Ironman Training: What It’s Like to Workout All Day?


I’m putting in a bit of volume this week — especially since I’m not fully on a Monday to Sunday schedule right now. That’s meant that I’ve had quite a few days of working out all day lately, which I suppose is good practice for Ironman, but it’s also long, long, long. And dirty and sweaty and it hurts in ways and places that you don’t expect.

Tuesday I did the third of four big prep workouts. The end one, which will come next Monday or Tuesday, is a five-hour hard ride followed by 10 x mile at slightly faster than IM race pace — 7:40-45 pace (with warm-up and cooldown). So the other key workouts have been building up to that, doing it over two days, doing smaller versions, etc. In case you were wondering where I get this shit from and how I decided on an Ironman training schedule anyway: it’s not totally made up. I sat down with Craig Upton, my last triathlon coach, who I love btw, at the beginning of all this Ironman shit. He laid out a rough plan for me. In it he heavily emphasized starting with harder shorter rides and strength work on the bike, then adding volume without losing the intensity. This is in contrast to the standard Ironman plan of 6-7 hour slow, easy rides every weekend and lots of shitty, slow base volume. My low(er) volume plan has been full of 4-5 hour rides with tempo and work and hill repeats and a few longer rides. Same with the running. Steve and Steve’s old coach, who also happens to be the coach of the guy who just won the Dauphine fyi, are also big proponents of harder medium-volume and tempo and all that. As was Mario. So, that’s what we believe in currently — especially given my particular strengths and weaknesses.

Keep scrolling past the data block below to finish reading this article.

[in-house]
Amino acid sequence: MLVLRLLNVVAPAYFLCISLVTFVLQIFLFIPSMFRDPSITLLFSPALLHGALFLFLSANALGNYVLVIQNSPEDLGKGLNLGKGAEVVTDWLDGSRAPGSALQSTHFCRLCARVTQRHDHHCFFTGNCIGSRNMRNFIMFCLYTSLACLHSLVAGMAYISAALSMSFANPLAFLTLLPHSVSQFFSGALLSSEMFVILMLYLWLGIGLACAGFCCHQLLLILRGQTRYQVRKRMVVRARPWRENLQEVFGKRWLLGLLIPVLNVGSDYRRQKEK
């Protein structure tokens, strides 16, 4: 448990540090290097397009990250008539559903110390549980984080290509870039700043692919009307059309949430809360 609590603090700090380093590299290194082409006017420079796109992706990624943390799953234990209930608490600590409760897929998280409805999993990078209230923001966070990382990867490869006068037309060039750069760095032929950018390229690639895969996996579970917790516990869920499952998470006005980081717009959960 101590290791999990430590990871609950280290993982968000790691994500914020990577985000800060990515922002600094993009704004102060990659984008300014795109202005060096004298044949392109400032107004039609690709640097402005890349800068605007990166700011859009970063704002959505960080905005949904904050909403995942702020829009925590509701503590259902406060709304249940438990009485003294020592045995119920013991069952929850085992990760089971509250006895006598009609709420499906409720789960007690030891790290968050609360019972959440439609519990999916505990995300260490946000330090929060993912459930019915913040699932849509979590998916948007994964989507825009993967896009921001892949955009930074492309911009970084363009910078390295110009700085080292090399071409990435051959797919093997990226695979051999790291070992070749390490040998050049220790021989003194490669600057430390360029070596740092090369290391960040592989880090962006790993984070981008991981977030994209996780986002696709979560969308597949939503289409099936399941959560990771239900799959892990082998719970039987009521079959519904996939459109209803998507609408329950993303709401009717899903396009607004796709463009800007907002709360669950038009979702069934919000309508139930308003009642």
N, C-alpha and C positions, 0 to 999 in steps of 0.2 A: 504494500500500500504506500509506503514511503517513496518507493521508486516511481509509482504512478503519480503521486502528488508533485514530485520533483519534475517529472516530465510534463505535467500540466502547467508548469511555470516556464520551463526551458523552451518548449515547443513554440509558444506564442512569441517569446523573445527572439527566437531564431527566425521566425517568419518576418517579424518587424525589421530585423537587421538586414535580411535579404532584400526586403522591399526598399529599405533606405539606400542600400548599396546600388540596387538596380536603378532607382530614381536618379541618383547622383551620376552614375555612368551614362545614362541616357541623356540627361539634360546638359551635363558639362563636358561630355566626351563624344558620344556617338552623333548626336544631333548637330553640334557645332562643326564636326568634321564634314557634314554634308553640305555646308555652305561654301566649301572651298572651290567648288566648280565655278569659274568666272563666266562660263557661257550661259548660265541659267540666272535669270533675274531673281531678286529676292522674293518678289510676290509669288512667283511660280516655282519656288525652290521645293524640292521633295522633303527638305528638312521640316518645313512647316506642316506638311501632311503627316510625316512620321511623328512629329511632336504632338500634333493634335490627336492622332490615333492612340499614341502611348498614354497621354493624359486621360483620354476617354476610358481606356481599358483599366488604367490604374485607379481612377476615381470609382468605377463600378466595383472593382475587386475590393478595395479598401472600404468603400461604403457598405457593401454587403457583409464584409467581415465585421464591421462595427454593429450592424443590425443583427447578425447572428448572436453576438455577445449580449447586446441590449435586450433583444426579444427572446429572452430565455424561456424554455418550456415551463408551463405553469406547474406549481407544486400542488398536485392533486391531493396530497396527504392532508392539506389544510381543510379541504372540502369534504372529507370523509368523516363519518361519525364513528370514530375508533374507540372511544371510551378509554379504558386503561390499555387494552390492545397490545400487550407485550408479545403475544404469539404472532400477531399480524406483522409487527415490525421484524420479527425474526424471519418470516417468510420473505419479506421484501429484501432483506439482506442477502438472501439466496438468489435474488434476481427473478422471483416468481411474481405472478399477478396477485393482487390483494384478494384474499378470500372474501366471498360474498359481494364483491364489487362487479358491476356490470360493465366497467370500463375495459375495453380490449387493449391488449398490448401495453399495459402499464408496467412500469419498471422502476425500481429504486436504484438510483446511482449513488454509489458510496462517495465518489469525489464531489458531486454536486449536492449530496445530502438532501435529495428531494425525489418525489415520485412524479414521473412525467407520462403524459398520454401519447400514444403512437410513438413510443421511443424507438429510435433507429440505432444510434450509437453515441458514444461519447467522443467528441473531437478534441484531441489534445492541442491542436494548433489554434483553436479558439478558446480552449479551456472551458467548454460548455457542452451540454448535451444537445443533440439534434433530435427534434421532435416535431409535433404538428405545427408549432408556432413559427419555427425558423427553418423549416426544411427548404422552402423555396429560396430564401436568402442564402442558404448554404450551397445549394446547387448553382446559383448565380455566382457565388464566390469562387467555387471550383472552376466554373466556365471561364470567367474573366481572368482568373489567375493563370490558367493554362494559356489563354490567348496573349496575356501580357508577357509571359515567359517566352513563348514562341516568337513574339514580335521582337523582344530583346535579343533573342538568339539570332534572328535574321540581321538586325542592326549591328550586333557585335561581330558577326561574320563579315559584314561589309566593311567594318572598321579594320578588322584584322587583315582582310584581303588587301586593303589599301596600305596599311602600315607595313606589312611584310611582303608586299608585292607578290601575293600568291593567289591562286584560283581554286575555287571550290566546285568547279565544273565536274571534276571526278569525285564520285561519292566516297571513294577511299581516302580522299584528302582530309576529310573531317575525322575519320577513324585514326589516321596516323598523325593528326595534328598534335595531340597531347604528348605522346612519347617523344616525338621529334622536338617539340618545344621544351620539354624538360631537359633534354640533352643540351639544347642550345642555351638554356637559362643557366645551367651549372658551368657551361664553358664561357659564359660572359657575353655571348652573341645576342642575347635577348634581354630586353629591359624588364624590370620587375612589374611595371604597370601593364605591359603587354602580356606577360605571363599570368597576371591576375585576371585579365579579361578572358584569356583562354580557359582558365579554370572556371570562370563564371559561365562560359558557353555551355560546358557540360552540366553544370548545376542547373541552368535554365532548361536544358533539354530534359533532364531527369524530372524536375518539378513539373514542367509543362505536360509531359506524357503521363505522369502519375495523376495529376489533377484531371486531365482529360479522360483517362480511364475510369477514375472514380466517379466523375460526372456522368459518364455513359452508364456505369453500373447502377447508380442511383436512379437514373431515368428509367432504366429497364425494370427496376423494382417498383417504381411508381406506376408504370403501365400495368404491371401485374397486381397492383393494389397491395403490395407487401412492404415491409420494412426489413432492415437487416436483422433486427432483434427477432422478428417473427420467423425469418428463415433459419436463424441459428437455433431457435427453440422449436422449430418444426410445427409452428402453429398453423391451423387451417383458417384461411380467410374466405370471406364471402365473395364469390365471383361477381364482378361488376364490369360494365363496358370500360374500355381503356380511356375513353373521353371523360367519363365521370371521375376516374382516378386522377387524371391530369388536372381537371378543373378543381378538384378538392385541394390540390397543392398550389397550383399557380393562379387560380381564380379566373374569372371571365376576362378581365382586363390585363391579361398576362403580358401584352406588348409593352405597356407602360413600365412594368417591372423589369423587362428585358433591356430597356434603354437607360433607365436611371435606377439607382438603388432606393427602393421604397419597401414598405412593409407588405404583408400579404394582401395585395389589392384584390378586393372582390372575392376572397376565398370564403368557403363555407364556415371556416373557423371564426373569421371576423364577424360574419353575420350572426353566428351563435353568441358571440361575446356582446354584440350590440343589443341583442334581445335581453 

All of that means that Tuesday I had to ride 4 hours moderately hard, followed up by 7 x mile running at faster than IM pace. The thing about working out all day is that it actually takes all day. I left at 9:40 a.m., after an hour or two of work in the morning. I needed to leave by 3:35 p.m. to bike to somewhere I had to be at 4 p.m. That sounds like plenty of time. It wasn’t. It gave me just under six hours to do 5:20 of training + stoppage time + shower and eat before leaving. It was rough.

The bike was ok and included some Ironman pace and some hard long tempo uphill, but died in the last 30-40′ of going through town. It’s very nearly impossible to actually call it a bike ride when going through town. Can you imagine if on your run you had to stop every 30″-1′? Ugh.

Then, I needed to cram in the 9-mile run with 7 of it at 7:40-45 and I did not have much time. So, instead of doing a more interesting run, I warmed-up to the track and ran the miles around the track. This is easy; the pace just slips out of your legs. And I do need to convince my legs that 7:25 pace is NOT Ironman race pace, because my legs seem determined to blow the rest of my body up. Running around the track is easy, but it is also hot and mind-numbing. There was a lacrosse camp going on, so all the coaches kept making comments to me in that way that’s supposed to be vaguely humorous but isn’t actually funny. ‘You’re going to wear the track out.’ Yep, I said, and then went back out and did two more miles around the oval.

And, then, I showered while drinking a recovery shake at the same time and jumped on my bike to ride (not easily) to my appointment. Needless to say, I was still burning when I got there. And, when I finally got home I couldn’t move or think or get out of my chair.


After a few days of insanely easy stuff, I did the Best of the Bay long ride yesterday, which everyone kept calling Bob and The Bob.

My goal was to get in a ride that was significantly longer and harder than IM Canada will be. Accomplished. Usually when I have a long workout I come up with my worst case projection: NO way this will take me more than 8 hours. That would be crazy.